City and town voters have wide latitude in deciding whether to allow marijuana shops and how many businesses to license. But a city that allows cannabis businesses should not use restrictive zoning policies as a backdoor way of limiting the number of stores that can open.
A Land Court judge will decide whether Malden’s cannabis zoning is too onerous in a case that could have widespread ramifications for other municipalities. In an industry where cities and towns are often gatekeepers, the judge’s ruling ideally will lay out clear standards for what municipal zoning can and can’t do.
At the center of the case is Benevolent Botanicals, a company founded in 2018 by Warren Lynch and Stee McMorris, two Malden residents who are filmmakers and longtime cannabis users. The partners wanted to open a marijuana store with a small, high-end growing site. They found a property to lease that was too close to a residence and applied for a zoning variance. The request was denied, and the company could not find an appropriately zoned parcel.
“We looked at close to 150 properties to find a single one not in any buffer zone, and there literally wasn’t one,” Lynch said.
Although two cannabis companies have opened in Malden, the city has one of the state’s strictest zoning regulations. Local code requires cannabis businesses to be in an industrial or highway business zone or a marijuana establishment overlay district. There are six types of buffer zones keeping marijuana businesses away from residences, schools, day-care centers, religious institutions, parks and recreational facilities, and substance abuse treatment centers. A marijuana company must be the only use of a parcel, and cannabis companies cannot abut each other.
According to a court motion filed by Benevolent Botanicals, there are 13,454 properties in Malden, of which 55 are in an appropriate zoning district and comply with the buffer zones. Not all these properties are suitable — they include multi-tenant parcels like strip malls — and at any given time none may be for sale.
State law says municipalities can pass local ordinances regulating marijuana businesses as long as they are not “unreasonably impracticable,” which is defined as a rule that would subject entrepreneurs to “unreasonable risk” or would require such a high investment of risk, money, or time that a “reasonably prudent businessperson” would not open a business.
Lawyers for Benevolent Botanicals say Malden’s zoning violates this law. Malden city officials decided to issue five licenses, the minimum required under a state law that ties the number of cannabis licenses to a town’s liquor licenses. A Malden committee approved five companies — including Benevolent Botanicals — to move forward in the licensing process. (In a community like Malden that voted for cannabis legalization, changing that minimum requires voter approval.)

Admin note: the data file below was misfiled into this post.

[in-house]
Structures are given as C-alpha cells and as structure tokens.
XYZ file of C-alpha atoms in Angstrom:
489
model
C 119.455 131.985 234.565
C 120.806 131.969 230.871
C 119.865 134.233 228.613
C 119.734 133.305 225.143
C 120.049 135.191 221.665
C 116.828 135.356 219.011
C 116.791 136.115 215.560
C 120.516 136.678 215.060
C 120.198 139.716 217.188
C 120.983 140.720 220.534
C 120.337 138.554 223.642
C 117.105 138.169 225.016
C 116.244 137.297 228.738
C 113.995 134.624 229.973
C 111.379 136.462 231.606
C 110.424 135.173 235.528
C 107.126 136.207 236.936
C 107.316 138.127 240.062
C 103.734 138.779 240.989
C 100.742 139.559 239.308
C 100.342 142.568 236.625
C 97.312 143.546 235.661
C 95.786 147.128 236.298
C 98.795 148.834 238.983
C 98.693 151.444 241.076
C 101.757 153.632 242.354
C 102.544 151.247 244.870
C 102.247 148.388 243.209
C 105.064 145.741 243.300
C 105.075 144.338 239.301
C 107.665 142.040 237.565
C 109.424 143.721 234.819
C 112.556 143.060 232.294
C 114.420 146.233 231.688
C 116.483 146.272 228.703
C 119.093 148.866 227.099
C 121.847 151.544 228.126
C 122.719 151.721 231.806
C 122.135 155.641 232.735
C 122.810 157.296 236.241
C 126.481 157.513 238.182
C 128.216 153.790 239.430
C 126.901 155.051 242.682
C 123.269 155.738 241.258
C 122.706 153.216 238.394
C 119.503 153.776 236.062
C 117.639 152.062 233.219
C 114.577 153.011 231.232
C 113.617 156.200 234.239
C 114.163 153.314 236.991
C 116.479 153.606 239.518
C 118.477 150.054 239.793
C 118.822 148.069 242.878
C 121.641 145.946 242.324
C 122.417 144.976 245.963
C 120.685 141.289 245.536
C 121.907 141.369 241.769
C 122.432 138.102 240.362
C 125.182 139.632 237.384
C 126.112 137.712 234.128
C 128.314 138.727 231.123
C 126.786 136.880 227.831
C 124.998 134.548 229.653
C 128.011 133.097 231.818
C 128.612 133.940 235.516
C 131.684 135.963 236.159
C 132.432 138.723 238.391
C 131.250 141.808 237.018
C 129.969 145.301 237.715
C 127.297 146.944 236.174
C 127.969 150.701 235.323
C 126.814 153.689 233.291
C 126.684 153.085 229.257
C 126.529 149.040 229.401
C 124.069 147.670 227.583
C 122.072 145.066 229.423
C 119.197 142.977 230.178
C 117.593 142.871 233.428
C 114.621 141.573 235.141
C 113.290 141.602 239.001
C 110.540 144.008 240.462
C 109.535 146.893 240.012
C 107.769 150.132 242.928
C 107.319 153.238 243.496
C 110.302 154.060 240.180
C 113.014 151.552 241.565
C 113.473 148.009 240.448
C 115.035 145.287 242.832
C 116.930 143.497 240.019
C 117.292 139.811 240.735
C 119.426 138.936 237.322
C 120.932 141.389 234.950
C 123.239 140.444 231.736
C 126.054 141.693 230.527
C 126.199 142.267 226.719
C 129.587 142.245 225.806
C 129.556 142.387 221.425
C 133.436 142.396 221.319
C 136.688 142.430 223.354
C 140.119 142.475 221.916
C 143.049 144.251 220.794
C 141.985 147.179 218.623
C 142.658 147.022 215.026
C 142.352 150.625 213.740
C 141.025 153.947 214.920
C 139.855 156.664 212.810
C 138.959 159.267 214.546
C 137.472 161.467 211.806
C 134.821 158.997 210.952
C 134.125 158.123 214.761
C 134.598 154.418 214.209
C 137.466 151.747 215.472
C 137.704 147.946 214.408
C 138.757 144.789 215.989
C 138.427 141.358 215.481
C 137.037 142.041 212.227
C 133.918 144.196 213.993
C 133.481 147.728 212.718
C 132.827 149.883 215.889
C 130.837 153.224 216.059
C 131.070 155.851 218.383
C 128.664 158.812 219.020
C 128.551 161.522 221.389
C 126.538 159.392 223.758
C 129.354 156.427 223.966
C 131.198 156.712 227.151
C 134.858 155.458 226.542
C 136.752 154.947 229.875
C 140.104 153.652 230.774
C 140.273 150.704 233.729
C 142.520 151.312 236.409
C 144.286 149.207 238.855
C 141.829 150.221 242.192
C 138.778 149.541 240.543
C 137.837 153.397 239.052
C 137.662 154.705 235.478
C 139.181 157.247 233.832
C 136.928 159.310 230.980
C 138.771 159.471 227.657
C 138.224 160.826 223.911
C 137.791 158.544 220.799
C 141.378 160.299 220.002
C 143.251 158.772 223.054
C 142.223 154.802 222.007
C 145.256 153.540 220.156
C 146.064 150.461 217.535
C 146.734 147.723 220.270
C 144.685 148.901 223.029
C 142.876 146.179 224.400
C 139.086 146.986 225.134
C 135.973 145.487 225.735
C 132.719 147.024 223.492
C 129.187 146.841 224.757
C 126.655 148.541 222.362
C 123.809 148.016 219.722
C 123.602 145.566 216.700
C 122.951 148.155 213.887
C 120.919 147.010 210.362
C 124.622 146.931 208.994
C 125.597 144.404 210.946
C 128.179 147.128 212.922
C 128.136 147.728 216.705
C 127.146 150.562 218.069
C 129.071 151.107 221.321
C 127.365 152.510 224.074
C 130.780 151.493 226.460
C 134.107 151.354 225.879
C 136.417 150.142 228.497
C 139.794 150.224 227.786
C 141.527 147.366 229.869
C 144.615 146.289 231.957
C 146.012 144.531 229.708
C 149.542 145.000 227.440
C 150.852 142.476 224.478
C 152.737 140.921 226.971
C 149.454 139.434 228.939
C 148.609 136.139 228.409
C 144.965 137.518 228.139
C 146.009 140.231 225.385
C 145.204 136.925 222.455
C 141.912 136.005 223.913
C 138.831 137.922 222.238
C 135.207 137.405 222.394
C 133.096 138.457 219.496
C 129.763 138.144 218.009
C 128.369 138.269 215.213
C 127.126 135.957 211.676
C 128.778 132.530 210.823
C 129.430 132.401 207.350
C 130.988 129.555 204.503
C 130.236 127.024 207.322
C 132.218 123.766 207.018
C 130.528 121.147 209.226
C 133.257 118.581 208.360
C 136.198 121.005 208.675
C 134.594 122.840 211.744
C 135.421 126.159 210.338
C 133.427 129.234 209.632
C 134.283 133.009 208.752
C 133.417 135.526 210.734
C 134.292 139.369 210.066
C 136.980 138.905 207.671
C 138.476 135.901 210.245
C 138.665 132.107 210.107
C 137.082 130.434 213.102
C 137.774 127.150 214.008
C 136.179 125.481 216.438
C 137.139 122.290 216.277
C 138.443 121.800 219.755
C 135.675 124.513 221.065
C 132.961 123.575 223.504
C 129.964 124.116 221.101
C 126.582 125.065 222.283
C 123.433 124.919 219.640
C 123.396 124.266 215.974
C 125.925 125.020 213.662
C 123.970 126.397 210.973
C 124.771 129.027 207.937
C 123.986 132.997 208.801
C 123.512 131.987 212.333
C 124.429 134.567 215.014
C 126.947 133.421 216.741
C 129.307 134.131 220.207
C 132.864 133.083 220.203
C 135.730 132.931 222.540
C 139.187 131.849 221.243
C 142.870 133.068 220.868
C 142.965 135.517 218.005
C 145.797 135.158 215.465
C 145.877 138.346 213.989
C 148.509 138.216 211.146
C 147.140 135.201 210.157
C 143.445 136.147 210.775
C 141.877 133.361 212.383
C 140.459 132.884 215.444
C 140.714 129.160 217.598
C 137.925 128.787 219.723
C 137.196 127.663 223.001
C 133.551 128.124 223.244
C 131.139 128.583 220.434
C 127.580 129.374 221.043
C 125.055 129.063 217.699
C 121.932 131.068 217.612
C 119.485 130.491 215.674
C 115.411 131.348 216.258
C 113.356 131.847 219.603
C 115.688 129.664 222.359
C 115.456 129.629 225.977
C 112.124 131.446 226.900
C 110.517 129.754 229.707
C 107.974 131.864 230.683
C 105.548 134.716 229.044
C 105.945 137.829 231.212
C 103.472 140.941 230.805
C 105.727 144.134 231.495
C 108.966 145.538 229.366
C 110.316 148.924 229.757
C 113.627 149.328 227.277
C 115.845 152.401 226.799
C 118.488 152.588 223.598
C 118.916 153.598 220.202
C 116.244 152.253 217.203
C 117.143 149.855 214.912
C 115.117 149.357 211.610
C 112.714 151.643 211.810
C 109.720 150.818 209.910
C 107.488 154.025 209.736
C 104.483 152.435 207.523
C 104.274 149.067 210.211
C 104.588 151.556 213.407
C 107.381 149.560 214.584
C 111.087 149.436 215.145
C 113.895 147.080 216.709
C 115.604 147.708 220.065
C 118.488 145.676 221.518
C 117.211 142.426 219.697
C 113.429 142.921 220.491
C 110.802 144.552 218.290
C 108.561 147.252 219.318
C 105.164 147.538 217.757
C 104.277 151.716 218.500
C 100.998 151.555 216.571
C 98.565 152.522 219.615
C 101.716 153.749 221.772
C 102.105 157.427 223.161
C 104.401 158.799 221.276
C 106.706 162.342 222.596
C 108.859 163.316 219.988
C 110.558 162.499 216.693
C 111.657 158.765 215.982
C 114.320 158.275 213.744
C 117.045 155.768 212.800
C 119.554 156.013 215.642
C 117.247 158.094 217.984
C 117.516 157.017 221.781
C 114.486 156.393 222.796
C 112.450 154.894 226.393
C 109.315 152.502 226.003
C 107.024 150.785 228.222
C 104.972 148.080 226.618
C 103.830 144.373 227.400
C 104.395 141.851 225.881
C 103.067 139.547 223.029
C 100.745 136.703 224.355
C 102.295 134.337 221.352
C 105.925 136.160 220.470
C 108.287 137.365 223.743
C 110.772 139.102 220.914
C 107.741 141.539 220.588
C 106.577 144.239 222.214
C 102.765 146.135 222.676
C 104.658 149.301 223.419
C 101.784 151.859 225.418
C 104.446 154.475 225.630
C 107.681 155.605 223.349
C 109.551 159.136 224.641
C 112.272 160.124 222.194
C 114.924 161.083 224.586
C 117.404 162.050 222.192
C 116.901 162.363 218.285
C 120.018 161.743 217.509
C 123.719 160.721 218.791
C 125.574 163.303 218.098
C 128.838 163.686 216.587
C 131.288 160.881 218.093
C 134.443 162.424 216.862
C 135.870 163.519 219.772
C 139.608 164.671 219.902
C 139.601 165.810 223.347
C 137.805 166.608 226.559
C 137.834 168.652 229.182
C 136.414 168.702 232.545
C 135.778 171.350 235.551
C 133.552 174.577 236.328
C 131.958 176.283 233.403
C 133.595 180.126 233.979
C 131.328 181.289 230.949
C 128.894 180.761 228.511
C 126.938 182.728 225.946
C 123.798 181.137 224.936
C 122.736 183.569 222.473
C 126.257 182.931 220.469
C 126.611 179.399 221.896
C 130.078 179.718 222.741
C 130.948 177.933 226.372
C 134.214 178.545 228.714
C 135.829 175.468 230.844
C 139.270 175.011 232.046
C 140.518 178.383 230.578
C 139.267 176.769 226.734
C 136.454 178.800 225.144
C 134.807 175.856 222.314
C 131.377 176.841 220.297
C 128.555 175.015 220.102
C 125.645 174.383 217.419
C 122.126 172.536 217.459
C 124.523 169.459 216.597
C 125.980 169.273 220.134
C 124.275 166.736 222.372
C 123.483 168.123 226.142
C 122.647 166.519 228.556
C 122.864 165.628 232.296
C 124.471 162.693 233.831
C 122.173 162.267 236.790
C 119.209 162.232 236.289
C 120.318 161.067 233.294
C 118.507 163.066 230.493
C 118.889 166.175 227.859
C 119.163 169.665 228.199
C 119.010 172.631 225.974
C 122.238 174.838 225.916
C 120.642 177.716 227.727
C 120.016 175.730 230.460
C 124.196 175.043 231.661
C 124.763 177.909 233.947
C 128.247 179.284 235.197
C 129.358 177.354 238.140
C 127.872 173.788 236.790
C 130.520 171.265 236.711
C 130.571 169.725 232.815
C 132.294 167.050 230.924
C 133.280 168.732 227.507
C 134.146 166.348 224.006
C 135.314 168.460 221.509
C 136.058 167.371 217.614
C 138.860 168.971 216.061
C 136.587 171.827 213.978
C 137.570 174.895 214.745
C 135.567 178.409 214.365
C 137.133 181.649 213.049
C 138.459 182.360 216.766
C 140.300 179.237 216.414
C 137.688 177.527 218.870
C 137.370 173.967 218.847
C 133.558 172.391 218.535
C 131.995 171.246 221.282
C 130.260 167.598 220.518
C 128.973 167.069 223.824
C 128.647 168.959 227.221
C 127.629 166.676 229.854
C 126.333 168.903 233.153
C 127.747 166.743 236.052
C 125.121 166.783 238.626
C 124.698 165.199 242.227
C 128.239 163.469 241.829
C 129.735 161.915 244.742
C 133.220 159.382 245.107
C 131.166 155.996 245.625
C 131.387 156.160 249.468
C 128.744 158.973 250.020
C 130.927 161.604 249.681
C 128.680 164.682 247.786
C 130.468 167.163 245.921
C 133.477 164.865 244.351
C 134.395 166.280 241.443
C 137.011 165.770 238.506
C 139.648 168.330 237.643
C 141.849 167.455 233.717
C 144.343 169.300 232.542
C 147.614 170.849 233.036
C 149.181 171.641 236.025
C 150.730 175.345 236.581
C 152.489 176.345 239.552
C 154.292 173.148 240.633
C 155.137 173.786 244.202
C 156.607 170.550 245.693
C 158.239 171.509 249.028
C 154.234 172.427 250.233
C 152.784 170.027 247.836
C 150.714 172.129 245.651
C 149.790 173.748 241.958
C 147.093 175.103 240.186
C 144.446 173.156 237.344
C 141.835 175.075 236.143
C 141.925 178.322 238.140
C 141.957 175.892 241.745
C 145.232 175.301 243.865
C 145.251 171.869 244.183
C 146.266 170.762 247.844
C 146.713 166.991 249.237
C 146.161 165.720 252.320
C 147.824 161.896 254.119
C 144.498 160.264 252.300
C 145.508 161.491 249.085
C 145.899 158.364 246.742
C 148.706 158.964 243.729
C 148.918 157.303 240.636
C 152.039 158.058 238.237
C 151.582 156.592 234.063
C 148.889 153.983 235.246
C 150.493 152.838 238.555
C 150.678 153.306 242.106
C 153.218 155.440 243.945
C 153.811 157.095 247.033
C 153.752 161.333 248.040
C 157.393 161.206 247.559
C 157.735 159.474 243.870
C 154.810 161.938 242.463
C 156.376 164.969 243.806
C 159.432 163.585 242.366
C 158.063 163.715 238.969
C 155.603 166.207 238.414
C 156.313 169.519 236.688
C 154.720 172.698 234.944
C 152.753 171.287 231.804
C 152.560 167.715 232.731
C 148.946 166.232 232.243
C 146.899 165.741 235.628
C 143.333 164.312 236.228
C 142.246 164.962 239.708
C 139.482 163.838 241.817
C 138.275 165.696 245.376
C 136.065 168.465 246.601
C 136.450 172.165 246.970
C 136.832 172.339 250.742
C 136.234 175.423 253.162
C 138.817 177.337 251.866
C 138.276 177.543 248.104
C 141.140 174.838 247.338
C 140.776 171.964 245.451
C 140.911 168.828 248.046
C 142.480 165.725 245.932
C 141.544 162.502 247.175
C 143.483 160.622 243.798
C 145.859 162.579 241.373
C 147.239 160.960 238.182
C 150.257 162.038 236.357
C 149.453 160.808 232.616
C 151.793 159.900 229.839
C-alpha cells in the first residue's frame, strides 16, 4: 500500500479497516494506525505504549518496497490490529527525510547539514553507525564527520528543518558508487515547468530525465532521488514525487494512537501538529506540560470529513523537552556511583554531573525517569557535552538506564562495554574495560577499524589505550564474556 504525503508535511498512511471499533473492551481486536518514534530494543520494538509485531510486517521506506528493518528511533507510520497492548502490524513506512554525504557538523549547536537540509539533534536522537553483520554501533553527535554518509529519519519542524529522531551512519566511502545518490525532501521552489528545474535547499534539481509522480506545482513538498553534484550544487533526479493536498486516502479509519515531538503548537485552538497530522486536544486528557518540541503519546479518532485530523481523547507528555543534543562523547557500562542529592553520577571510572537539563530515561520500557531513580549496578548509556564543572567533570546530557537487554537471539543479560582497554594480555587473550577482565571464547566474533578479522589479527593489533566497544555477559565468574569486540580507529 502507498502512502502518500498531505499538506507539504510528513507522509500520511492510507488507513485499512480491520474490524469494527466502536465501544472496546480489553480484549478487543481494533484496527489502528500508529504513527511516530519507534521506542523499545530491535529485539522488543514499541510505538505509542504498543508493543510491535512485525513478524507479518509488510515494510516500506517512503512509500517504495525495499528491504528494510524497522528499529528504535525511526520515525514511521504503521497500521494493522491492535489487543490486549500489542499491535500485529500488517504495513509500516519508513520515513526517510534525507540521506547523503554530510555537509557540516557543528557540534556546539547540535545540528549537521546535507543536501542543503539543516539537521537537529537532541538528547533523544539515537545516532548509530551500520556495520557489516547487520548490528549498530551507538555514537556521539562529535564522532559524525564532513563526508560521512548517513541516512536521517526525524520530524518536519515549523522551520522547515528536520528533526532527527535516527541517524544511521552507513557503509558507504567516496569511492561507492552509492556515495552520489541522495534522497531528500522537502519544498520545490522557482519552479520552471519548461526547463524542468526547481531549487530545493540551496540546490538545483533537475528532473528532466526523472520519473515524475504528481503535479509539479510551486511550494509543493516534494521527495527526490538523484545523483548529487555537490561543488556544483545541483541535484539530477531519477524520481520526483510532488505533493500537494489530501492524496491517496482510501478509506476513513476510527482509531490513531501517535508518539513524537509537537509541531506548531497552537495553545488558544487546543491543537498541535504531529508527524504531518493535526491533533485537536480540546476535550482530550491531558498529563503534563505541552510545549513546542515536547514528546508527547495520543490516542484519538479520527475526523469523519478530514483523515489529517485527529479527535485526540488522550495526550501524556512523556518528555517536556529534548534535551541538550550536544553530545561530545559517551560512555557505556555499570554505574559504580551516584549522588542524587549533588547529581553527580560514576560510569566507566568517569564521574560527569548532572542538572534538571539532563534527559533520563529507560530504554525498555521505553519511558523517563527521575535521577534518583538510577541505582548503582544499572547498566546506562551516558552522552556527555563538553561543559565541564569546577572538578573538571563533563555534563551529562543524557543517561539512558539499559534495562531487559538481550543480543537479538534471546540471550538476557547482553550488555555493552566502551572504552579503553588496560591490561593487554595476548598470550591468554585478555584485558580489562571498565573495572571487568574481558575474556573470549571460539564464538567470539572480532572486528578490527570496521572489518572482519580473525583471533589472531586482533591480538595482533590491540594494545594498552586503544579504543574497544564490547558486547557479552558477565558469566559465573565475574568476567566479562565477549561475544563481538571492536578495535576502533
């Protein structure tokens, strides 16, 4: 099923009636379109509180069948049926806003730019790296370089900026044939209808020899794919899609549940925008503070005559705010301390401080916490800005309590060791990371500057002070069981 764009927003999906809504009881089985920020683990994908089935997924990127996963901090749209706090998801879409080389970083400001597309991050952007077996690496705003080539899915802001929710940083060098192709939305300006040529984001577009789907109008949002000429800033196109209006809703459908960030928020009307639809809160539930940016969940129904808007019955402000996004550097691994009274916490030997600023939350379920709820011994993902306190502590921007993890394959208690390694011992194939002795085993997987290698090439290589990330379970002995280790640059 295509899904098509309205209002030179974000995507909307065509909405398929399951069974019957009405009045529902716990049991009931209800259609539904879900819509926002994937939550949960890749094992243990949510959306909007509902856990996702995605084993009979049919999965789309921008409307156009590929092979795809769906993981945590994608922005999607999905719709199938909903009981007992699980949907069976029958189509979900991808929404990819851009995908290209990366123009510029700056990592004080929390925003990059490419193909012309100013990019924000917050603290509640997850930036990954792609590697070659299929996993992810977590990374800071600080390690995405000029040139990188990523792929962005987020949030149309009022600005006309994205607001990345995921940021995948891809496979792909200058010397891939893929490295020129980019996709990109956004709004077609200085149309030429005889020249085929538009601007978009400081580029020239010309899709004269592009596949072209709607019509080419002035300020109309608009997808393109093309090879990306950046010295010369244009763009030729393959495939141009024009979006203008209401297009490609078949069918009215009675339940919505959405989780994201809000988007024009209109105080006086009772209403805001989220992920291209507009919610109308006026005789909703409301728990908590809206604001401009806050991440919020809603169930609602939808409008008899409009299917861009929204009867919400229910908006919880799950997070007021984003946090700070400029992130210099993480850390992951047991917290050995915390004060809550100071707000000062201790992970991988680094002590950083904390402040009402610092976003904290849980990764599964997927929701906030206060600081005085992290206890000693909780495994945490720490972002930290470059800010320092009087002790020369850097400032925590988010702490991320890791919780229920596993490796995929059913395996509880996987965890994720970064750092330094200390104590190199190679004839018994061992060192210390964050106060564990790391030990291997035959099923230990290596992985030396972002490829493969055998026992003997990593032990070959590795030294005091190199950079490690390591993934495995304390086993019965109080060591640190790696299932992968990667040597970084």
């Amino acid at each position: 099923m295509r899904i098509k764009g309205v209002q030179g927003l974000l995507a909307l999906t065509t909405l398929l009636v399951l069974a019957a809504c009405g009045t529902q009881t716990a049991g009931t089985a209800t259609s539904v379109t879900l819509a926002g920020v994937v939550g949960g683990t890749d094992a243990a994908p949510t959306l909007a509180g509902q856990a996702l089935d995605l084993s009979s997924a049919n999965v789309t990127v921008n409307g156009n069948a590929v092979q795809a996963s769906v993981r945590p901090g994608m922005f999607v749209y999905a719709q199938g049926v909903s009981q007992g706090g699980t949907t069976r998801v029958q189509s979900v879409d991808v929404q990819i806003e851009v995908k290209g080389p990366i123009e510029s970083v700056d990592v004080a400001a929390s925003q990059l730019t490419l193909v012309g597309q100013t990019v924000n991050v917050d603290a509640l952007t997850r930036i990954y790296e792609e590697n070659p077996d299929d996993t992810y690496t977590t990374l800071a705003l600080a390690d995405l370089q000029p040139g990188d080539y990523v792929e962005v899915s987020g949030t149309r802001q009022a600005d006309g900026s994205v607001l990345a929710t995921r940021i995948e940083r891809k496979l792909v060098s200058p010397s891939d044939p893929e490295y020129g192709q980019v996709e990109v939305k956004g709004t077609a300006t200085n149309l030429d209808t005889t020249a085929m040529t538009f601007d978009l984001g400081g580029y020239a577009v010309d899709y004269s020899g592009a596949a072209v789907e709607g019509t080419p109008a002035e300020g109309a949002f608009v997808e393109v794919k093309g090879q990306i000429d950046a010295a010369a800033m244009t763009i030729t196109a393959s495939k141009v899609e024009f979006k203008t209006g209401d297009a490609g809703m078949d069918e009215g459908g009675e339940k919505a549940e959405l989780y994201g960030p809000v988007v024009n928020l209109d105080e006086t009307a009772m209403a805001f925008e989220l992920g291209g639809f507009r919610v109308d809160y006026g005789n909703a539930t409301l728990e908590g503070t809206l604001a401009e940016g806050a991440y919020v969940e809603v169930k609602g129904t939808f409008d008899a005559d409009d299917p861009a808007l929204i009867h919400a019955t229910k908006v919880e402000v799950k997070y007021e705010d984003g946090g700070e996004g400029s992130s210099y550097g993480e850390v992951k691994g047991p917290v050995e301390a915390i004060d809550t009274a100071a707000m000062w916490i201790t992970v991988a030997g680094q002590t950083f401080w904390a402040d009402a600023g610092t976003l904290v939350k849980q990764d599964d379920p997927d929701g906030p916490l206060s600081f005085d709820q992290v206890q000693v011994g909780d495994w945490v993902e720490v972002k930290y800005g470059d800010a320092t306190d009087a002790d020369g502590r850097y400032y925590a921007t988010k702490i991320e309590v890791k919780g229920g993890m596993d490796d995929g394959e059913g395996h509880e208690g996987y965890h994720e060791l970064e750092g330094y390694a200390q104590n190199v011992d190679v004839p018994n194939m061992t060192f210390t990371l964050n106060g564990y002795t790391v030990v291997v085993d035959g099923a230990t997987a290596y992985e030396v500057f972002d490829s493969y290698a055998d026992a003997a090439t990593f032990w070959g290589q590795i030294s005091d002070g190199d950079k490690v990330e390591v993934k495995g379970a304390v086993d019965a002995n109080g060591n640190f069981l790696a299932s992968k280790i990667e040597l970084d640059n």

But both Benevolent Botanicals and another approved company, Dris, have been unable to find sites. A fifth company identified a possible site but is still going through the licensing process. Benevolent Botanicals’ attorney, Adam Gutbezahl, said Malden is trying “to zone cannabis out of their town despite the fact that the people who should be making that decision are the voters.”
Malden city officials did not respond to requests for comment. In court briefs, the city’s attorney argues that cities have wide latitude in zoning, and Malden’s zoning is “rational, reasonable, and related to public health, safety, and welfare.” Buffer zones, the brief says, are intended to protect certain activities, like day-care centers and playgrounds, in a densely populated city.
This is the first time a court is being asked to interpret the “unreasonably impracticable” standard as applied to zoning, and legal experts say municipalities will be watching the case closely.
There have been similar cases involving another industry. The state Supreme Judicial Court ruled in 2022 that Waltham’s zoning barring large-scale solar energy systems in all but 1 percent to 2 percent of municipal land impermissibly restricts the Legislature’s interest in promoting solar energy. But solar and cannabis are legally different because solar is protected through the Dover Amendment, which limits municipal authority over solar projects.
Another wrinkle is that Benevolent Botanicals and Dris are both “social equity” businesses, companies run by people from communities disproportionately affected by prior enforcement of drug laws that are supposed to get state licensing priority. The company qualifies for that designation because Lynch was arrested and served a year of probation on a charge of marijuana possession with intent to distribute before cannabis was legal. Social equity entrepreneurs have long complained that municipal barriers make it hard for them to open. The Cannabis Control Commission has been developing guidance for municipalities to conform with a new law requiring communities to have municipal equity policies. But as more communities hit their caps on how many marijuana businesses they will allow, it is getting harder for any new business to find a site.
With the marijuana market having matured over the five years recreational stores have been open, now is a good time for communities to review their cannabis bylaws. Some, like Holyoke, may want to consider stricter laws regulating things like odor control after neighbor complaints. Greenfield has been considering how to distinguish between indoor and outdoor growing sites. And while a judge will decide whether Malden’s zoning is legal, it would behoove all municipalities to voluntarily review their cannabis laws in light of lessons learned and determine what rules best serve their communities without overly stifling a legal industry.
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